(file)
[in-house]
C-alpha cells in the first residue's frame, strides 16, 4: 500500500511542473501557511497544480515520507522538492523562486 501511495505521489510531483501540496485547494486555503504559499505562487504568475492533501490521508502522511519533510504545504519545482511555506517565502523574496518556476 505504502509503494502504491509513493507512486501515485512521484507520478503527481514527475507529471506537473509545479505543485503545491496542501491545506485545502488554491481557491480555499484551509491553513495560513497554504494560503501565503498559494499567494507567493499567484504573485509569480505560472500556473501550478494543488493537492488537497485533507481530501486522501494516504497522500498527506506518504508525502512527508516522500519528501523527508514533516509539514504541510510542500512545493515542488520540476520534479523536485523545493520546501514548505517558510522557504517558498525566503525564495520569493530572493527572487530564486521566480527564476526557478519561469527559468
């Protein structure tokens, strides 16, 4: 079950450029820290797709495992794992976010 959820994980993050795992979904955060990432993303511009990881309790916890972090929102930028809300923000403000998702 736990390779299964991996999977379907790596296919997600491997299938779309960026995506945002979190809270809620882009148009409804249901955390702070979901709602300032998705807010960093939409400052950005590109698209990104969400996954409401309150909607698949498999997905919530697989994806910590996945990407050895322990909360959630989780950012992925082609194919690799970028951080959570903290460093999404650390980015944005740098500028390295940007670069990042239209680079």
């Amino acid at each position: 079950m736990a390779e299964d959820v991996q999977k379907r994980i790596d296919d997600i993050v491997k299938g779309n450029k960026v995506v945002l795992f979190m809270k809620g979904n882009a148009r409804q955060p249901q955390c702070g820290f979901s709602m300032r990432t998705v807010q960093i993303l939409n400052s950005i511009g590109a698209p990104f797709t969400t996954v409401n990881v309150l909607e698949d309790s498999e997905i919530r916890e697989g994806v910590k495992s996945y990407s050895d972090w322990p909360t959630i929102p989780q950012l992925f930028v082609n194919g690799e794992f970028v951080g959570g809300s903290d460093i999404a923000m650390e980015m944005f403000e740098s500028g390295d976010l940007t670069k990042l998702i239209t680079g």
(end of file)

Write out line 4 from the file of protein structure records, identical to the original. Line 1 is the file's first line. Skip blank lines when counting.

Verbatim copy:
């Amino acid at each position: 079950m736990a390779e299964d959820v991996q999977k379907r994980i790596d296919d997600i993050v491997k299938g779309n450029k960026v995506v945002l795992f979190m809270k809620g979904n882009a148009r409804q955060p249901q955390c702070g820290f979901s709602m300032r990432t998705v807010q960093i993303l939409n400052s950005i511009g590109a698209p990104f797709t969400t996954v409401n990881v309150l909607e698949d309790s498999e997905i919530r916890e697989g994806v910590k495992s996945y990407s050895d972090w322990p909360t959630i929102p989780q950012l992925f930028v082609n194919g690799e794992f970028v951080g959570g809300s903290d460093i999404a923000m650390e980015m944005f403000e740098s500028g390295d976010l940007t670069k990042l998702i239209t680079g």